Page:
A regional rice index and commodities exchange could help calm world rice price fluctuations and ensure farmers get a fair price for their rice, according to a working paper by the Asian Development Bank (ADB).
"Very little stands in the way of bringing more price transparency and stability to both rice producers and consumers,” said Practice Leader for Agriculture, Food Security and Rural Development in the Regional Sustainable Development Department at ADB Lourdes Adriano. "ASEAN can play a critical role in helping the region ensure rice remains affordable by taking the lead on developing a regional rice price index and standardising rice grades.”
The report, 'Commodities Exchange: Options for Addressing Price Risk and Price Volatility in Rice', which was prepared in the recent ASEAN Rice Trade Forum, suggests futures and options could be traded on existing commodities exchanges in Hong Kong, China or Singapore, based on a regional rice index representative of the most exported and consumed grades of rice.
Top exporters like India, Thailand and Vietnam, could also establish domestic commodities exchanges, allowing farmers to obtain a better price by selling their most popular local rice grades directly in the market, rather than through a middleman.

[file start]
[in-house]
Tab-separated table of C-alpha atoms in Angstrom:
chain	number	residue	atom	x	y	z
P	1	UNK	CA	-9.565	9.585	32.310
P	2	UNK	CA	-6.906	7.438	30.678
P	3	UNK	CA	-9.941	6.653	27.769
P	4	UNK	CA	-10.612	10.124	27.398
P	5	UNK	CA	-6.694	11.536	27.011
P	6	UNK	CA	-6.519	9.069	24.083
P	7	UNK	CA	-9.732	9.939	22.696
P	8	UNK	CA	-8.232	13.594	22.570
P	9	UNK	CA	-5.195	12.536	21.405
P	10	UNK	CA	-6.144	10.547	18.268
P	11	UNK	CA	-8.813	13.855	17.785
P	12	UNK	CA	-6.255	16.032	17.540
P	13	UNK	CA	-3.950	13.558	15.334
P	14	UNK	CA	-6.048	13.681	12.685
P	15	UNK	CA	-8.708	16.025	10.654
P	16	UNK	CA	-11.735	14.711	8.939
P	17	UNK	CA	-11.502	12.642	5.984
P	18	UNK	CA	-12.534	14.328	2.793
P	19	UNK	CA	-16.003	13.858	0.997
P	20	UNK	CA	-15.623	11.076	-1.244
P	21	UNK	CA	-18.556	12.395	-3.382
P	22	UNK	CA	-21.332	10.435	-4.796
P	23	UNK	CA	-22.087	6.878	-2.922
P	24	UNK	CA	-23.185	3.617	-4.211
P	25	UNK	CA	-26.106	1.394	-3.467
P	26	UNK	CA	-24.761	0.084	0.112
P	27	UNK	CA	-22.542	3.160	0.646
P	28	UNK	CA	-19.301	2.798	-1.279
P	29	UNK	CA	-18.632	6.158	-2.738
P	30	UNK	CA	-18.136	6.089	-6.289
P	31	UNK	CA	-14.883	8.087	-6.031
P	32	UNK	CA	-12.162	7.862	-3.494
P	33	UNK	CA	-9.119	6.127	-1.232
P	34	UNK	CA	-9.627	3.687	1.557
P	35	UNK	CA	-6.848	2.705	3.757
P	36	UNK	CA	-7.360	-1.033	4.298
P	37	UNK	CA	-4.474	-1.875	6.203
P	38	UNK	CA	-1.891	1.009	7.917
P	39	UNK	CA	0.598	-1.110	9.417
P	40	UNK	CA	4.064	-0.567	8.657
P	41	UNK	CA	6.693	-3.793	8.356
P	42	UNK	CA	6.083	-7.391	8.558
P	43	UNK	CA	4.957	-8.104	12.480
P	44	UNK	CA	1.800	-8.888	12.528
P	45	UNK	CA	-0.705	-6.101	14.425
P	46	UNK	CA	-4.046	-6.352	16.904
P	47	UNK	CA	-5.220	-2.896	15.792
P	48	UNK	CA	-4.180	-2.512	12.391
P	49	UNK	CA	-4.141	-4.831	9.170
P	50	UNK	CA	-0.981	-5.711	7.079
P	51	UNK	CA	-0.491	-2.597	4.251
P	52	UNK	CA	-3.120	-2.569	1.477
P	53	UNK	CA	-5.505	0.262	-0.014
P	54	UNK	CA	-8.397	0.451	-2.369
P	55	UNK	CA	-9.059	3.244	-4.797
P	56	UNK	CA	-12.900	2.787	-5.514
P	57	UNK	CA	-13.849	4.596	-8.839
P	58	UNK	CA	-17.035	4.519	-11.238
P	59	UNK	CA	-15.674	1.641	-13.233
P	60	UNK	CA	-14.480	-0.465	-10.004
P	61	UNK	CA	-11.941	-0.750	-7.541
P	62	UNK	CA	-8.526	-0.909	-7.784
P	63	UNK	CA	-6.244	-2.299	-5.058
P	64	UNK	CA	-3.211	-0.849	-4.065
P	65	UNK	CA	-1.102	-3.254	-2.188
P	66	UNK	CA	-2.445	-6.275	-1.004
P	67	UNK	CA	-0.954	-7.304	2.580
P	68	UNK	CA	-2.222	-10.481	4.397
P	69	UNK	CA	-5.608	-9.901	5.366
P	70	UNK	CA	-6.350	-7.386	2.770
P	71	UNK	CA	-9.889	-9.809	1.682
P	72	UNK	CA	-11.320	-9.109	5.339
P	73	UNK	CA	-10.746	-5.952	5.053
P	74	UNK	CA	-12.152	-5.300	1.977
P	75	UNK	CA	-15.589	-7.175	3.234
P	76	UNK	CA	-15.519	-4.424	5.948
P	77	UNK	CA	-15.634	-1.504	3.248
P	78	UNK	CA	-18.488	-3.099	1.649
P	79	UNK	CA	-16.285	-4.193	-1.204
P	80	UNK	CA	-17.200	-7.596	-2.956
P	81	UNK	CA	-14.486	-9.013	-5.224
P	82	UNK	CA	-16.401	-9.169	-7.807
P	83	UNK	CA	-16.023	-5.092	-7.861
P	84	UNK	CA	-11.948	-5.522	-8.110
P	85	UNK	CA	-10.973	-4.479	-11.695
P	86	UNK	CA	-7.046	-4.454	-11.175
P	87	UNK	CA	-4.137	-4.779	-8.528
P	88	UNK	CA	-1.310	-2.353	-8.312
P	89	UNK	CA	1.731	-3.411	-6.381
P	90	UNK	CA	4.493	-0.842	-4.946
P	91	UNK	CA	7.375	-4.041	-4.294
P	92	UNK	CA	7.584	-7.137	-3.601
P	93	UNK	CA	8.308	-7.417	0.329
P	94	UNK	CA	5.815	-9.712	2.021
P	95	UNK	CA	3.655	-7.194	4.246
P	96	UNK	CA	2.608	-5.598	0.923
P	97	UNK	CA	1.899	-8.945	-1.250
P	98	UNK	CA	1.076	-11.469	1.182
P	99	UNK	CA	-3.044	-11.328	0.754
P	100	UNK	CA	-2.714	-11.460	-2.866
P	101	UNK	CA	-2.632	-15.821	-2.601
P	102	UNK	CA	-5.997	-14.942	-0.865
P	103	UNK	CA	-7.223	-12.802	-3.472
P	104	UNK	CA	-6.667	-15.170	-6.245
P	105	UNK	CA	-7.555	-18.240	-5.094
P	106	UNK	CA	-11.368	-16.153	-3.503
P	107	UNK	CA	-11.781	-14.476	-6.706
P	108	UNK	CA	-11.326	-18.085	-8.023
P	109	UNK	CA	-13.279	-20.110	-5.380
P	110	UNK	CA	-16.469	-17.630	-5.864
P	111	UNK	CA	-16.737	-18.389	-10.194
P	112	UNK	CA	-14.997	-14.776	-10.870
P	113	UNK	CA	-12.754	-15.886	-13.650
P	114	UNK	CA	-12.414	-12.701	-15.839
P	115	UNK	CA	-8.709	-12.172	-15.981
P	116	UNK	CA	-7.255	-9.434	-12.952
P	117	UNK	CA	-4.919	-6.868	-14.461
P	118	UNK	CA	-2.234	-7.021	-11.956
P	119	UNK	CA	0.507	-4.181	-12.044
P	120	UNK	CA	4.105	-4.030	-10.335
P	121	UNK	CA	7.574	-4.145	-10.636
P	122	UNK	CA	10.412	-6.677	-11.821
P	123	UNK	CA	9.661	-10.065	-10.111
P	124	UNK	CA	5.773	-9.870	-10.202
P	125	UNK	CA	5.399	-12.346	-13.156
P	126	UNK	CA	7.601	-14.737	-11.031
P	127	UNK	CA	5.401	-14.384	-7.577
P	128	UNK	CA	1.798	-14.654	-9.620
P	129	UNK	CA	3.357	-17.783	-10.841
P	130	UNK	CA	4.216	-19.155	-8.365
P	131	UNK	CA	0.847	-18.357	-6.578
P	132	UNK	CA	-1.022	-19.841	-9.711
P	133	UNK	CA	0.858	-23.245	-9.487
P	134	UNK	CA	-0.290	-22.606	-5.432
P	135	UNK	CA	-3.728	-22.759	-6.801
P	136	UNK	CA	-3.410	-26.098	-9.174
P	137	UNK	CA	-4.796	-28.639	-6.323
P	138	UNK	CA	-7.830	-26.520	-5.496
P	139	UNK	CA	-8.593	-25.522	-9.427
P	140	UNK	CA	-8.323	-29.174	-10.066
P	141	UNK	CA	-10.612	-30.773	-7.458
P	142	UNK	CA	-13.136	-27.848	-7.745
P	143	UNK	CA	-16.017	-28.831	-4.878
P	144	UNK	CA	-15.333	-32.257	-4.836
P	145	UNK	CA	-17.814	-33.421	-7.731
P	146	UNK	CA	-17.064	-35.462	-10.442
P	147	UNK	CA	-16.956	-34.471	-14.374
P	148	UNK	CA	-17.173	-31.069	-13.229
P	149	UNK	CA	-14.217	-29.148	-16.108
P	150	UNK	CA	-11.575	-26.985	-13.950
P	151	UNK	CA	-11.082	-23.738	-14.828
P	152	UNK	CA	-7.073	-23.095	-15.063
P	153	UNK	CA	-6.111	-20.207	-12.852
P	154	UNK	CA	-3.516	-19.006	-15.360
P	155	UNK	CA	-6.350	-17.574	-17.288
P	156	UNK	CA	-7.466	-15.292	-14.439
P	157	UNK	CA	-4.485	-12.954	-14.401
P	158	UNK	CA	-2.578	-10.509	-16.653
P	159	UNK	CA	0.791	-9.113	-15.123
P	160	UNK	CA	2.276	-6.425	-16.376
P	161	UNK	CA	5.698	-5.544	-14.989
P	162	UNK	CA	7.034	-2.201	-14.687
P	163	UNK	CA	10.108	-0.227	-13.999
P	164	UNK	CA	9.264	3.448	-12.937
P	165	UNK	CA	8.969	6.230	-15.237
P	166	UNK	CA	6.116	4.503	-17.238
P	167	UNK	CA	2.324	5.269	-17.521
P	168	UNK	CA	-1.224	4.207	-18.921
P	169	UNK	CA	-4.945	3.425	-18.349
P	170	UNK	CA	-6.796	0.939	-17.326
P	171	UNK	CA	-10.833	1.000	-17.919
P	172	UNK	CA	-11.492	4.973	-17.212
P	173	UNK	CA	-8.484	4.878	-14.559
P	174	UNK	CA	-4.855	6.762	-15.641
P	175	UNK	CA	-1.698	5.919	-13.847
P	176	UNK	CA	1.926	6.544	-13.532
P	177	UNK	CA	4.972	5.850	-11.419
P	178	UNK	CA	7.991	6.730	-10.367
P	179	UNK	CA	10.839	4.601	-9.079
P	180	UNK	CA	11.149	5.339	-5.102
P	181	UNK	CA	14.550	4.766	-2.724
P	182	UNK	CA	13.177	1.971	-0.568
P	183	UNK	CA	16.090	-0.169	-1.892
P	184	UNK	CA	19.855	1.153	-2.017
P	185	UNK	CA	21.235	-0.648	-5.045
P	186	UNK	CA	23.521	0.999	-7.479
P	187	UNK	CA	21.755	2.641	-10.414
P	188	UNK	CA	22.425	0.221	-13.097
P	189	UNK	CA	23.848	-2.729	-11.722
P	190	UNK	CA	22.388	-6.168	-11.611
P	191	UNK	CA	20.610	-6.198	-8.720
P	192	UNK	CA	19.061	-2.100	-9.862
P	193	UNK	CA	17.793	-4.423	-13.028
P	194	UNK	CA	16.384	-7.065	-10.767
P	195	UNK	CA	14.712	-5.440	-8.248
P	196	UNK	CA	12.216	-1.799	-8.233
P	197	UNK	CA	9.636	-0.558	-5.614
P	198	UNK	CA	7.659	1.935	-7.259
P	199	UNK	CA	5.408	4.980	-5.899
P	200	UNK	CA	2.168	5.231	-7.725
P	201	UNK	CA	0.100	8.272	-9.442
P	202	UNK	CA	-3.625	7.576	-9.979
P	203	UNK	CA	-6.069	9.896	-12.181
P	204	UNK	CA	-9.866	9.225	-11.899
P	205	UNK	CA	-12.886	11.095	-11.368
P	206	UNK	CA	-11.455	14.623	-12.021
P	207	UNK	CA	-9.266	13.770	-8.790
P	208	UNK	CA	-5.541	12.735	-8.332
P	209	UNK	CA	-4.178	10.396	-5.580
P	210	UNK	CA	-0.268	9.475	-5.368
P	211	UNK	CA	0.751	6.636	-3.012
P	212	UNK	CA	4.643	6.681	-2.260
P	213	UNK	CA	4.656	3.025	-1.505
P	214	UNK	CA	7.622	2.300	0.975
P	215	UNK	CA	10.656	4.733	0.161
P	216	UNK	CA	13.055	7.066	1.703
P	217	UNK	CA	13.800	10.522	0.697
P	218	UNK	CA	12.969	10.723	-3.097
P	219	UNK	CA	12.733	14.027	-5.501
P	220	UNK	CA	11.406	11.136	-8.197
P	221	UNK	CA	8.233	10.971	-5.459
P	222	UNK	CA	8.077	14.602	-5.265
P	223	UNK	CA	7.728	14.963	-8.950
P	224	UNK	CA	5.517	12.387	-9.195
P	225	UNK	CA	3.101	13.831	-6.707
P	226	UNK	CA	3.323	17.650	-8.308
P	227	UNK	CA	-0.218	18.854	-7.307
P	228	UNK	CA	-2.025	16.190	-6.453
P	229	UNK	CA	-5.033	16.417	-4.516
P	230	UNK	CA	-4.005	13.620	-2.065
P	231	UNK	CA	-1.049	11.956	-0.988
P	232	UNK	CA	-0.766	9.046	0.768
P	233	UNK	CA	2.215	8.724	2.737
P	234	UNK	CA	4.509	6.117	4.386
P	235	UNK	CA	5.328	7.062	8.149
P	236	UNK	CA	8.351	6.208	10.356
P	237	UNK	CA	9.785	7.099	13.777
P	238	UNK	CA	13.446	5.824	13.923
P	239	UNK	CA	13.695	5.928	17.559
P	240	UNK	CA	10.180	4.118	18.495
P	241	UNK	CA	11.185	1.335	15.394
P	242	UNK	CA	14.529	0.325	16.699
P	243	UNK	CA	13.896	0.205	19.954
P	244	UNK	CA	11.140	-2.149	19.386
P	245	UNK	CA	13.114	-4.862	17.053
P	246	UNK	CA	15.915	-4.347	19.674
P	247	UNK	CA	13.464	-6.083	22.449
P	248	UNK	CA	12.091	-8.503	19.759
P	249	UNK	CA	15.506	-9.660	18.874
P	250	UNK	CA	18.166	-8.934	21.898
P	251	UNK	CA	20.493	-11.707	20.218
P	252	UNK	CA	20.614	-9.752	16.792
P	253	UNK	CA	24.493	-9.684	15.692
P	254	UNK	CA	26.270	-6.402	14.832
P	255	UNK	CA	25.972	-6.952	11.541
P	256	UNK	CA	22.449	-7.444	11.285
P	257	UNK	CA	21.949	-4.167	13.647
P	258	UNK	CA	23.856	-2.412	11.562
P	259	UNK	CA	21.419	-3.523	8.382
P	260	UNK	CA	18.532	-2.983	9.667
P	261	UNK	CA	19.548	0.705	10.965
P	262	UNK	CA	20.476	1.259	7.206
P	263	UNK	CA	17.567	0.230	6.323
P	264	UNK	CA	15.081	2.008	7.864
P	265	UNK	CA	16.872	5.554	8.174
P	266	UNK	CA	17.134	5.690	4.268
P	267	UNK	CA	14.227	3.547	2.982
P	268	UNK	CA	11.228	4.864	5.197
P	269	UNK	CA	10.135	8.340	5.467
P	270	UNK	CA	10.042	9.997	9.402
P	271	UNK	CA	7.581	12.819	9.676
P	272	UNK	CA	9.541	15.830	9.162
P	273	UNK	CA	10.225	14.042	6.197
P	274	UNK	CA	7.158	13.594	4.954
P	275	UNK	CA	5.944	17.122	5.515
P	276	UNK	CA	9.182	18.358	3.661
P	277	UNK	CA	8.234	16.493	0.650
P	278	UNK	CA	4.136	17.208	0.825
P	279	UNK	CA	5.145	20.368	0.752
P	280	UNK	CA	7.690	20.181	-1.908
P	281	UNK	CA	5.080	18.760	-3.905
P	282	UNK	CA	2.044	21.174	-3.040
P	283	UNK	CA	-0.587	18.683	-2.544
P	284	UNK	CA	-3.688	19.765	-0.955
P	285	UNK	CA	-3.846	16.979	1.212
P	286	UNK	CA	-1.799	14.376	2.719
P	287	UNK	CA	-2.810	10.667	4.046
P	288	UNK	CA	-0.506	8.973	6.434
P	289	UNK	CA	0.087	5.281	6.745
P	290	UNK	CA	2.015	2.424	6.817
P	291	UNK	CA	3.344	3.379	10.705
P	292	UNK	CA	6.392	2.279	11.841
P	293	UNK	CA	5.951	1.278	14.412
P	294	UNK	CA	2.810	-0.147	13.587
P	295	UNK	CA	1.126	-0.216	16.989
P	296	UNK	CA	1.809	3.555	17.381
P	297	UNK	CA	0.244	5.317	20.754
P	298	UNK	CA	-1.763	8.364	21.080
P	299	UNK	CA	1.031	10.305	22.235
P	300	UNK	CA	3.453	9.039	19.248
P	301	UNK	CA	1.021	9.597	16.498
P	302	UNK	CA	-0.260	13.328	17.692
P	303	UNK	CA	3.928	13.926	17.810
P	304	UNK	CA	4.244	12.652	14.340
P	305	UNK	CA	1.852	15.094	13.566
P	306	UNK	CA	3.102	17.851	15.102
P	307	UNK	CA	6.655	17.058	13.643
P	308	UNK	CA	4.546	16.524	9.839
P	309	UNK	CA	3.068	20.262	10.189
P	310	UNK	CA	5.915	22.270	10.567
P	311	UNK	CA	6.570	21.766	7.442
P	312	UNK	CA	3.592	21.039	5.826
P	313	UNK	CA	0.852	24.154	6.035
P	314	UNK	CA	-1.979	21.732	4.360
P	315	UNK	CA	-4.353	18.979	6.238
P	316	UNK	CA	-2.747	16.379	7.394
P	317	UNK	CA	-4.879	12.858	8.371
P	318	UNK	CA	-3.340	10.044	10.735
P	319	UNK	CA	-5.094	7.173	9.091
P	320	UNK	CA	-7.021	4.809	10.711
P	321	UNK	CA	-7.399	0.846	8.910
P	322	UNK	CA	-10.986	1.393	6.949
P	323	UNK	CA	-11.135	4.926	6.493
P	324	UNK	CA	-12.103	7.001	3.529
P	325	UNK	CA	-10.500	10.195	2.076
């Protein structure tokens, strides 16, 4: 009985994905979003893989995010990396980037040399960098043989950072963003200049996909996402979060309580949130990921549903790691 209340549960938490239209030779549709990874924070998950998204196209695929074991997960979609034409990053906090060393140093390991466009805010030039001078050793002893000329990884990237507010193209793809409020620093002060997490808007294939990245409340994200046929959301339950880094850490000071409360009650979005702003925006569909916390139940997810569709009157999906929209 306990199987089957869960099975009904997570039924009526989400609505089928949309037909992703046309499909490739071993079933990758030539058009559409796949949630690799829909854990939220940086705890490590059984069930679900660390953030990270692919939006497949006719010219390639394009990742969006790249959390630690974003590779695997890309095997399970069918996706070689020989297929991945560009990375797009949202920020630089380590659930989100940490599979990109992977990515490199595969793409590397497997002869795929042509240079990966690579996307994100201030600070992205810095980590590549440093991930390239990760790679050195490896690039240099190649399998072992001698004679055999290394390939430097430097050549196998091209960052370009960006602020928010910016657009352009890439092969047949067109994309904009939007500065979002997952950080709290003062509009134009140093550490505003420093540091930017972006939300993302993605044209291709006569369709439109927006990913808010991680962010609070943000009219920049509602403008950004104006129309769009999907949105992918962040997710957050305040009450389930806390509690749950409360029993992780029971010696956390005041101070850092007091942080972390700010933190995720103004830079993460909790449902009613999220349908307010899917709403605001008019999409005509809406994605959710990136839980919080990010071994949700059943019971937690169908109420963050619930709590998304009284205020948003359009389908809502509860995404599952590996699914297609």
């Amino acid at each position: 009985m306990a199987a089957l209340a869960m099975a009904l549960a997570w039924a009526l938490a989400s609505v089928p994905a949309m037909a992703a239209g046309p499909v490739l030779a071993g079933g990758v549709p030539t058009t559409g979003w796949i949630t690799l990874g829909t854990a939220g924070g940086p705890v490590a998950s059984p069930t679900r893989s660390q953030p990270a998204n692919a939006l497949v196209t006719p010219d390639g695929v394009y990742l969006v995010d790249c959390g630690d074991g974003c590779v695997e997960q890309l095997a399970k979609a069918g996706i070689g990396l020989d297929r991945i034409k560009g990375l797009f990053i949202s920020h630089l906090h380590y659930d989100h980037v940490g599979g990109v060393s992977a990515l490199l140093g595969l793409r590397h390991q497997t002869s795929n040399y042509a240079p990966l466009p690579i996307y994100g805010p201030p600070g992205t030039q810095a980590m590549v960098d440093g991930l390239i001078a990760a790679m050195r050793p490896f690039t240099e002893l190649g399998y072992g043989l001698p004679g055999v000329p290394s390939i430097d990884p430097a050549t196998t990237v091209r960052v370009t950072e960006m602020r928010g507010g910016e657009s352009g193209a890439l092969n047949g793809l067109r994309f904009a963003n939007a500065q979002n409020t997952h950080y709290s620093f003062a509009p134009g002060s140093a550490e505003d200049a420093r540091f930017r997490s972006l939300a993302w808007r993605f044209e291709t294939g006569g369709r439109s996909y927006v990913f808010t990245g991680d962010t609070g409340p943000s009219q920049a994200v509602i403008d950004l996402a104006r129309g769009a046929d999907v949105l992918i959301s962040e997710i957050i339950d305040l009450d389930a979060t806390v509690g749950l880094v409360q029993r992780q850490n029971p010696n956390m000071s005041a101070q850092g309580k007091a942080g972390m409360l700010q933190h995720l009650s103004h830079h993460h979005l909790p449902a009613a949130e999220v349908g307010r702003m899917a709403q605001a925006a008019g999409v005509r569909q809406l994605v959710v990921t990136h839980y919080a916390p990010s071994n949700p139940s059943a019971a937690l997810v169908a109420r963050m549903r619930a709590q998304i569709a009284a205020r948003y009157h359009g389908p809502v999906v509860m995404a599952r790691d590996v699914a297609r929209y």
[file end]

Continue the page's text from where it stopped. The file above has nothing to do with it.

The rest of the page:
For rice trading to be successful, essential building blocks need to be put into place, including warehouses, price dissemination systems, and education of market participants. Warehouses will give farmers the option of storing their rice and selling it when they feel prices are right, while knowledge of prices will help them plan their crops.
Price volatility in the rice market has been linked to the kind of opaque bilateral transactions that currently dominate the market. Using a commodities exchange, government agencies could instead act as aggregators for local rice farmers and hedge the price risk using the regional rice index.
An exchange could also provide an alternative platform to bilateral agreements, bringing much needed transparency in price discovery, thereby reducing price volatility.
In the medium-term, ASEAN could also develop an investment plan that will help build needed infrastructure, establish a subregional commodities exchange in the Greater Mekong Subregion, provide market information and intelligence, and offer programmes to develop farming skills.
Assuming normal weather conditions and the same macro conditions as 2011, total ASEAN rice output is projected to increase from 110.5 million metric tonnes in 2010-2011 to 128.3 million metric tonnes by 2021-2022.
Yields will grow slightly, by 1.22 per cent annually, while harvest area will increase by 0.15 per cent to nearly 47 million hectares by 2022. Production constraints include limits on land and higher input prices, particularly energy-based inputs and the crop’s high carbon and water footprints.